Boat Ramp Owners Take Action On Milfoil Prevention

FOR IMMEDIATE RELEASE

Freedom — May 1, 2005 — Owners and managers of Ossipee Lake’s boat ramps last weekend took the first steps in an ambitious multi-year effort to prevent milfoil from entering or leaving the lake on boats and trailers at more than 30 access points.

Meeting at Calumet Conference Center, representatives of homeowner associations, campgrounds, and marinas listened to speakers and shared ideas on how each of them plans to increase milfoil awareness among the boaters using their ramps. This summer, Ossipee Lake Alliance will work with the ramp owners to implement their plans.

The Alliance is sponsoring the program, which is nicknamed ESP for Exotic Species Program, in partnership with the N.H. Department of Environmental Services. Two of the State agency’s invasive species specialists spoke at last Saturday’s program kick-off meeting and their news was sobering.

State limnologist Jody Connor detailed the economic damage to property values and tourism on lakes where invasive weeds have been allowed to take over, noting that heavy milfoil infestations can obstruct boat traffic and ensnare swimmers. Amy Smagula, who manages the State’s Weed Watchers initiative, narrated a slide show on invasive weeds including hydrilla, found in near-by Limerick, Maine and considered to be even more destructive than milfoil.

Despite the challenges of invasive weeds, the message of the day was that there is much that can be done to keep new milfoil out of the lake. In the first of two “thinking outside the box” presentations, David Welch of the Maine Lakes Environmental Association offered a variety of low-cost boater awareness ideas that have worked in his state, both at private ramps and businesses such as marinas. Next, Silver Lake Association member Ted Kramer detailed the grassroots effort in Madison that resulted in the purchase of boat washing equipment for the town’s public ramp.

Pooling Resources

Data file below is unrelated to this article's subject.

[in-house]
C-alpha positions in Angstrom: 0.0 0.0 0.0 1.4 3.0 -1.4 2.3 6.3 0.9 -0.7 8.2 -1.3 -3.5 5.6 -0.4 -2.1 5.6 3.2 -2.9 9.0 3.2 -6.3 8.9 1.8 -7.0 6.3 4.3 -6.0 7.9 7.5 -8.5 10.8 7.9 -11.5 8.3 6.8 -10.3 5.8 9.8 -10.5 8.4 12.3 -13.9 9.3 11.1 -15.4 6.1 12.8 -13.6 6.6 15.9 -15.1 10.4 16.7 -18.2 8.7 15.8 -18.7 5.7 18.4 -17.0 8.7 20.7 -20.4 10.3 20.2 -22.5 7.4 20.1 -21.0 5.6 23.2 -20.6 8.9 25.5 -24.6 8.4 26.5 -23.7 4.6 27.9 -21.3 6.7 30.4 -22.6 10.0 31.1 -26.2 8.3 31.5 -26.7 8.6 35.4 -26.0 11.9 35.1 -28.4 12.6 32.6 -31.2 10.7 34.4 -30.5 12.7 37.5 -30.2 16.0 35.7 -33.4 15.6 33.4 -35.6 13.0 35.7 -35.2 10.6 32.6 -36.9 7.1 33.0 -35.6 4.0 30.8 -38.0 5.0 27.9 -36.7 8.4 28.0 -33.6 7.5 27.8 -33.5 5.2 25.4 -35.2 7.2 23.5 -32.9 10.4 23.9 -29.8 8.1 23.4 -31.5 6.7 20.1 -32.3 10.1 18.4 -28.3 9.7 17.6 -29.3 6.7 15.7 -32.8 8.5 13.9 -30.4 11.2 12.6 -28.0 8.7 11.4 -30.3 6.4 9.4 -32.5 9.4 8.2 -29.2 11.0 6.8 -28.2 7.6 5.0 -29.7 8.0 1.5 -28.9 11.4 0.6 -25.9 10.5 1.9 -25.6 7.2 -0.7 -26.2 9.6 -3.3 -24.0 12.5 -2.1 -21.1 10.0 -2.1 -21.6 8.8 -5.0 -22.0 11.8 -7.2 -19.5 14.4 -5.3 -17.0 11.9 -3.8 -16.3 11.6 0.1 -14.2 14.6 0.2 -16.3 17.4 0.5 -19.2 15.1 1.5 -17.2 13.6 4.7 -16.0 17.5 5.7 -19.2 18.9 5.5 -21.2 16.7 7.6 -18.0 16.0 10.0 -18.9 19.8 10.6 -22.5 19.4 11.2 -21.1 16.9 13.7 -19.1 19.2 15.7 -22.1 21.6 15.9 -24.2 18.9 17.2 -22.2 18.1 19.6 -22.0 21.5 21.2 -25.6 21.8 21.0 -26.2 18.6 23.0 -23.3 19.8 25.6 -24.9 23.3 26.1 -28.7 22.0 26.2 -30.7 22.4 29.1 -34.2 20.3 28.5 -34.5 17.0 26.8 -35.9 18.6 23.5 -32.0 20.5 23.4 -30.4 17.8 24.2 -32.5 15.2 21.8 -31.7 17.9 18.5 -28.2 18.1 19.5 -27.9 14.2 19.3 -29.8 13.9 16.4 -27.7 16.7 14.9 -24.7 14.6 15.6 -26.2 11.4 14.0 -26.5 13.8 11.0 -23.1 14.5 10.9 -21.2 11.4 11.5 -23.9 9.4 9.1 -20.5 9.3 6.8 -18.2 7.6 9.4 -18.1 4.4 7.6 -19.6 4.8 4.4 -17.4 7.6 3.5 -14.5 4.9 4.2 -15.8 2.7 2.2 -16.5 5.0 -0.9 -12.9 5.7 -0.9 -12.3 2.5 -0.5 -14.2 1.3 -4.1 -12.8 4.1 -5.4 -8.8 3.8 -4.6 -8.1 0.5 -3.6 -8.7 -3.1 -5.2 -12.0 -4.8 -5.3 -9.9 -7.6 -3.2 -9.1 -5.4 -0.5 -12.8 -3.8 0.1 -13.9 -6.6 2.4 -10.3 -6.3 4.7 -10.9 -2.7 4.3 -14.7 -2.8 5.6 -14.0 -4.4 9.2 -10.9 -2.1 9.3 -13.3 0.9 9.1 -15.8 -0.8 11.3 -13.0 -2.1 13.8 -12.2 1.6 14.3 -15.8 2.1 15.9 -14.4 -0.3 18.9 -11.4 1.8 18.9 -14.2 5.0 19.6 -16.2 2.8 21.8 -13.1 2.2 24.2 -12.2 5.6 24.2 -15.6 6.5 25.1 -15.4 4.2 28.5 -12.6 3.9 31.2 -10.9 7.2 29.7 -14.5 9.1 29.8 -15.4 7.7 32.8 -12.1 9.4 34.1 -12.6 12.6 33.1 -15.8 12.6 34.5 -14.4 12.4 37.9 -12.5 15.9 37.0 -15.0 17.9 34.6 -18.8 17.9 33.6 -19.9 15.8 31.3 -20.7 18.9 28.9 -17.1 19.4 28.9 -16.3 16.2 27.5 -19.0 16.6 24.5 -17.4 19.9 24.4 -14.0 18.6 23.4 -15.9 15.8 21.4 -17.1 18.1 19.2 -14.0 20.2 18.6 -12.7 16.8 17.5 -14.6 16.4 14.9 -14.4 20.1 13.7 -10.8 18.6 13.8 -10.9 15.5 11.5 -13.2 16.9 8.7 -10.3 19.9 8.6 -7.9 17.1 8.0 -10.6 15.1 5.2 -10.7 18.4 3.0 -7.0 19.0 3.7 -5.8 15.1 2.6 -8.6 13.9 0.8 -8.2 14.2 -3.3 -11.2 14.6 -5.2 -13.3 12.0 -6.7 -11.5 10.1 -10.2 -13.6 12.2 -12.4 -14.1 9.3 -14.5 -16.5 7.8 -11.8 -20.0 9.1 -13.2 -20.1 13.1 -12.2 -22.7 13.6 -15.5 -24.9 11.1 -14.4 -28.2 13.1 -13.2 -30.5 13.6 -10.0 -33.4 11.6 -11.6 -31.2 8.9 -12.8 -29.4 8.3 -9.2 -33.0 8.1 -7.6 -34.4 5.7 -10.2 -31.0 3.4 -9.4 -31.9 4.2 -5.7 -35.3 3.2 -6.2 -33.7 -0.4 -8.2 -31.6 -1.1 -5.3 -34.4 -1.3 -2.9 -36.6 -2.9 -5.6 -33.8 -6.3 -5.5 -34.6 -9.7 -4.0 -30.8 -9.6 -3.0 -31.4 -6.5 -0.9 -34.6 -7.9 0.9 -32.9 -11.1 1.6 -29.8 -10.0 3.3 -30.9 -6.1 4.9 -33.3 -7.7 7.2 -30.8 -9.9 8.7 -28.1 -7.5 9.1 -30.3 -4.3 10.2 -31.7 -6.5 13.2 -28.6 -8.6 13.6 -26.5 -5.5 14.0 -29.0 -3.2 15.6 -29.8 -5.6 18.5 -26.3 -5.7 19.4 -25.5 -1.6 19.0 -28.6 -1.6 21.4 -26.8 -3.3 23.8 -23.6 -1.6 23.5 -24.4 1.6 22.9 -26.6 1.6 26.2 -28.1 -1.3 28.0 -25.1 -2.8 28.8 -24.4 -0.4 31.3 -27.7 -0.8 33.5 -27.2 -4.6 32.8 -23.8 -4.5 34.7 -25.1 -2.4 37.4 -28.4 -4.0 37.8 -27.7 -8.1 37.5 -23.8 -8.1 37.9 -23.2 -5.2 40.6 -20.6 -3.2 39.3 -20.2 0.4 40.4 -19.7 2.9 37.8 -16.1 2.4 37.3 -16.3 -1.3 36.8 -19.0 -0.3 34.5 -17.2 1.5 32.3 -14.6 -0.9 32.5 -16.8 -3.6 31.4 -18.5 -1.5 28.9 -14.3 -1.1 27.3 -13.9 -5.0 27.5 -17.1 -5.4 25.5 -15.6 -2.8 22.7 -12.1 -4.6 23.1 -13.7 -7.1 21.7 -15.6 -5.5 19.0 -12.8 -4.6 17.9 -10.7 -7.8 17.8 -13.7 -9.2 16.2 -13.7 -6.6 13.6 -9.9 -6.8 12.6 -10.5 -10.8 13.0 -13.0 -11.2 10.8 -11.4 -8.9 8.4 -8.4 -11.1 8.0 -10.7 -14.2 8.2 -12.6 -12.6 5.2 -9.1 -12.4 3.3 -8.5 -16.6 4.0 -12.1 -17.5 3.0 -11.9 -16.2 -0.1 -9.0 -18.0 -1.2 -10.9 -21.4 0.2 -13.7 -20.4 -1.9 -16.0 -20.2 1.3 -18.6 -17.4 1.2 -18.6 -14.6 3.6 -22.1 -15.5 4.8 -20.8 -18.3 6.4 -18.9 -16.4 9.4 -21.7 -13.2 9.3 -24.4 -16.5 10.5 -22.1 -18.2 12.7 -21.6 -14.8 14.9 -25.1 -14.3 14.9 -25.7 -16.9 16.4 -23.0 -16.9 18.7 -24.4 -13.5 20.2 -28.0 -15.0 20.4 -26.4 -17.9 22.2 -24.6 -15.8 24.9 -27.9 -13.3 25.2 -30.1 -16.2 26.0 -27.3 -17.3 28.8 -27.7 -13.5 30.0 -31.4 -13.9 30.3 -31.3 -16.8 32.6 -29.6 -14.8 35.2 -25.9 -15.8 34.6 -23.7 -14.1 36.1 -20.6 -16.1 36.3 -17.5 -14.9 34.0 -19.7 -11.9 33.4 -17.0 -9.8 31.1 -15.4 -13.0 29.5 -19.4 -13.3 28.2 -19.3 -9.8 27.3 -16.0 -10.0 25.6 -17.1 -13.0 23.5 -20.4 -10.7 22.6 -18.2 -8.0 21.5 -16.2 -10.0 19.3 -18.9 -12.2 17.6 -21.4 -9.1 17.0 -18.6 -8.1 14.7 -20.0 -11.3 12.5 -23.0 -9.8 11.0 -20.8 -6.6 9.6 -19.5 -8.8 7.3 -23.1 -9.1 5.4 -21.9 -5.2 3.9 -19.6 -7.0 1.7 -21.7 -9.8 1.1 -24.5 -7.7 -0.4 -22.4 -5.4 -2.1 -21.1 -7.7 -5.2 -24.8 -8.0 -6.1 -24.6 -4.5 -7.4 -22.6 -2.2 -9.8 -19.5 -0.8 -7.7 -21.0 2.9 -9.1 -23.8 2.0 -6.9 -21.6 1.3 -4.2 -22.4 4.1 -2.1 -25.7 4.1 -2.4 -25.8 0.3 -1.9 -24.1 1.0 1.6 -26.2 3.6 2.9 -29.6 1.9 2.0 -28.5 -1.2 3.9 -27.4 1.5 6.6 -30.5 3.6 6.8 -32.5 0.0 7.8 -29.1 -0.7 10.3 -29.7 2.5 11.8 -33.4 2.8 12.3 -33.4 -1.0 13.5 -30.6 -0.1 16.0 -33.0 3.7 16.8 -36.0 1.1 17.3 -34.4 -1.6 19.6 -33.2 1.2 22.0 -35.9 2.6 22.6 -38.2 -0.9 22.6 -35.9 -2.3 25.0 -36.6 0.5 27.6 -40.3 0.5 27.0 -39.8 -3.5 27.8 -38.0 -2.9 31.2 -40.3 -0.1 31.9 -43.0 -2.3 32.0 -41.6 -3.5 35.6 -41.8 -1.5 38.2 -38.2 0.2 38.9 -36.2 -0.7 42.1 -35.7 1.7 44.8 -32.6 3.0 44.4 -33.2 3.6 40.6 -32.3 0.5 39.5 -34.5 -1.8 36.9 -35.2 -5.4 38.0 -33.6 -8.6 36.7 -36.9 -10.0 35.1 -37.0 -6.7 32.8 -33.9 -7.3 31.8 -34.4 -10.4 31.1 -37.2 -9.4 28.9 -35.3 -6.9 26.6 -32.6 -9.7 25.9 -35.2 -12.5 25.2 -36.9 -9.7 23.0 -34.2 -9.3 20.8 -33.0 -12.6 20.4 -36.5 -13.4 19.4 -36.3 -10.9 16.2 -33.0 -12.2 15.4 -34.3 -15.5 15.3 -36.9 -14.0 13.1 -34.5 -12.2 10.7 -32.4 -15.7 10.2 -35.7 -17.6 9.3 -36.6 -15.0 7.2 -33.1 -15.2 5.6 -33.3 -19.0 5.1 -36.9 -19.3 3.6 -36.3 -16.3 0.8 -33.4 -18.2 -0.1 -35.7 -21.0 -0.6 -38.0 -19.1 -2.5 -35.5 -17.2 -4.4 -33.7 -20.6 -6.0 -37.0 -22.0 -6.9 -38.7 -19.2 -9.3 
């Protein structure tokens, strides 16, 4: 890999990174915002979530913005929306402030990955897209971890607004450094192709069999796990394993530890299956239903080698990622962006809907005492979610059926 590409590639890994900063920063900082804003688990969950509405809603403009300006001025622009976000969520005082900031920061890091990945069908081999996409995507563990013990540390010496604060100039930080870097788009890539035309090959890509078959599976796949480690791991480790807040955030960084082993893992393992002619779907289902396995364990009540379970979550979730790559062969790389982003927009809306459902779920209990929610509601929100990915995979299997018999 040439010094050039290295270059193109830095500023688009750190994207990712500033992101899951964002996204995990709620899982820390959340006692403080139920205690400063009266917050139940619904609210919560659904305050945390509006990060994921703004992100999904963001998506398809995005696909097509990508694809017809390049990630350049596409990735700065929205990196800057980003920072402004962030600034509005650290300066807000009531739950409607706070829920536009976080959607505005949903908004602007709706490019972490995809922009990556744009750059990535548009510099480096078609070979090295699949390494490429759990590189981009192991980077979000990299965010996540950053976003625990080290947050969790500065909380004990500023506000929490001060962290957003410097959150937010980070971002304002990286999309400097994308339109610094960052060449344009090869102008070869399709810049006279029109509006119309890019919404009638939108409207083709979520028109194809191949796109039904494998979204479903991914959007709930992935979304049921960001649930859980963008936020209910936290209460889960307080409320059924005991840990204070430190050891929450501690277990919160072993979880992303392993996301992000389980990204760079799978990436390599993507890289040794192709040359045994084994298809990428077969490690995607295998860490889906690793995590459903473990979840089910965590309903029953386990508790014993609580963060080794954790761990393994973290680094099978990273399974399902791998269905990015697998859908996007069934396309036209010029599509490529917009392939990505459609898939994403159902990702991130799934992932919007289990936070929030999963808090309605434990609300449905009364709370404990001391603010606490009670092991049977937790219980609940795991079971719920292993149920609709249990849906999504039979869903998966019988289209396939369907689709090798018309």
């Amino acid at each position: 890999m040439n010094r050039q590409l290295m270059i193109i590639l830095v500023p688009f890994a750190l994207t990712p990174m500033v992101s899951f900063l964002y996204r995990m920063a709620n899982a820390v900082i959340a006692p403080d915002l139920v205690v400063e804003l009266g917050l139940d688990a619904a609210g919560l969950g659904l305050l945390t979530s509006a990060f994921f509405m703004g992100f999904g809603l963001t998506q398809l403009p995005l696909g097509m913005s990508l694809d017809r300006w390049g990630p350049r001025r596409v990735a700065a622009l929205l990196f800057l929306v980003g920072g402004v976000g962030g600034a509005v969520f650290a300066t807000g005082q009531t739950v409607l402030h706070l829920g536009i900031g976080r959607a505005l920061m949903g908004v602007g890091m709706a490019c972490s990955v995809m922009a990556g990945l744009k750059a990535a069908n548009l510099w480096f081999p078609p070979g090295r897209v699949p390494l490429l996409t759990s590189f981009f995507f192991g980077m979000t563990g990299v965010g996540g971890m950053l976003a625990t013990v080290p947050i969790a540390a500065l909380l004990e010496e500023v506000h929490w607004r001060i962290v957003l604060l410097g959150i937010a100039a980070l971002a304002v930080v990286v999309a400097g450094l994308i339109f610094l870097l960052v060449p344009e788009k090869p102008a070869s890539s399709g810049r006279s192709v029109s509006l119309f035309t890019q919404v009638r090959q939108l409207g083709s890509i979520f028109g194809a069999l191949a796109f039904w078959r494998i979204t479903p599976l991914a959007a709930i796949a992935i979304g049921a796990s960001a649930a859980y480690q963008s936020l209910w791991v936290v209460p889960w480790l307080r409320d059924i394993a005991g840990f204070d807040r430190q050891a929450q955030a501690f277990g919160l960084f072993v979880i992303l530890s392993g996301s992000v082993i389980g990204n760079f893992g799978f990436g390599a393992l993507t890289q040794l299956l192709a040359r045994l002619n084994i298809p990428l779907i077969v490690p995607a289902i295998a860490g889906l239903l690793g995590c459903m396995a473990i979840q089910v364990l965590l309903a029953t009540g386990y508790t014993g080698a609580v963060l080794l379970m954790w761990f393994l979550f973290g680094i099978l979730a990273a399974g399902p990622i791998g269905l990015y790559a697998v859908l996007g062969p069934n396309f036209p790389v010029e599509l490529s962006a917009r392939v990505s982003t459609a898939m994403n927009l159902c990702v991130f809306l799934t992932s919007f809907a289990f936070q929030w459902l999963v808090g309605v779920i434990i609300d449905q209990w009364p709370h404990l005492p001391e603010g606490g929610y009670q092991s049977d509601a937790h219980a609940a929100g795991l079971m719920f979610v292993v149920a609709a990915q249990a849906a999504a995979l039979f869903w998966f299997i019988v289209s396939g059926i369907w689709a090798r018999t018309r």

After the presentations, private ramp owners and managers from diverse points on the lake met in small groups with businesses like Danforth Bay Camping Resort and Lakefront Landing Marina (formerly Lord’s Landing) to create a milfoil prevention plan for each of their ramps. Those plans will be launched over the summer with the Alliance’s help, according to the program’s director, Susan Marks.

“By pooling everyone’s ideas we were able to identify common needs and create ways to share resources and keep everyone’s cost to a minimum.”

Marks says the Alliance has ordered a large quantity of the State’s milfoil warning signs so that ramp owners can pick them up locally from a single location. Additionally, the Alliance will produce a milfoil awareness pamphlet that is specific to Ossipee Lake and shows the locations of existing infestations. The pamphlet will be provided at no cost to the ramp owners.

While most of the ramp plans will be developed in the coming weeks, Ted Hoyt of Danforth Bay Camping Resort took immediate action by arranging for the Alliance’s June D’Andrea to make a presentation this weekend at the annual meeting of his campground’s seasonal residents, a group meeting that usually numbers in the hundreds.

Prevention Will Enhance Control

The ESP program is considered to be a prevention initiative in the sense that it is designed to prevent new milfoil from coming into the lake. Ossipee Lake already has one of the most active milfoil control programs in the State, keeping milfoil in check where it has already taken hold.

During the past two years, Ossipee Lake Alliance has identified and monitored infestations across the lake system and has arranged for volunteers and for State and local funds to ensure that each infestation is treated. An active and growing Weed Watchers initiative is also in place, led by June D’Andrea.

As a result of these control efforts, milfoil infestations were treated last year in Phillips Brook, Leavitt Bay, Danforth Pond, Danforth Brook, and the Ossipee River. The Alliance is currently working with State and local officials on an additional clean-up of Phillips Brook and western Leavitt Bay, and treatment of a mass of weeds found last fall in Portsmouth Cove between Broad Bay and Leavitt Bay.

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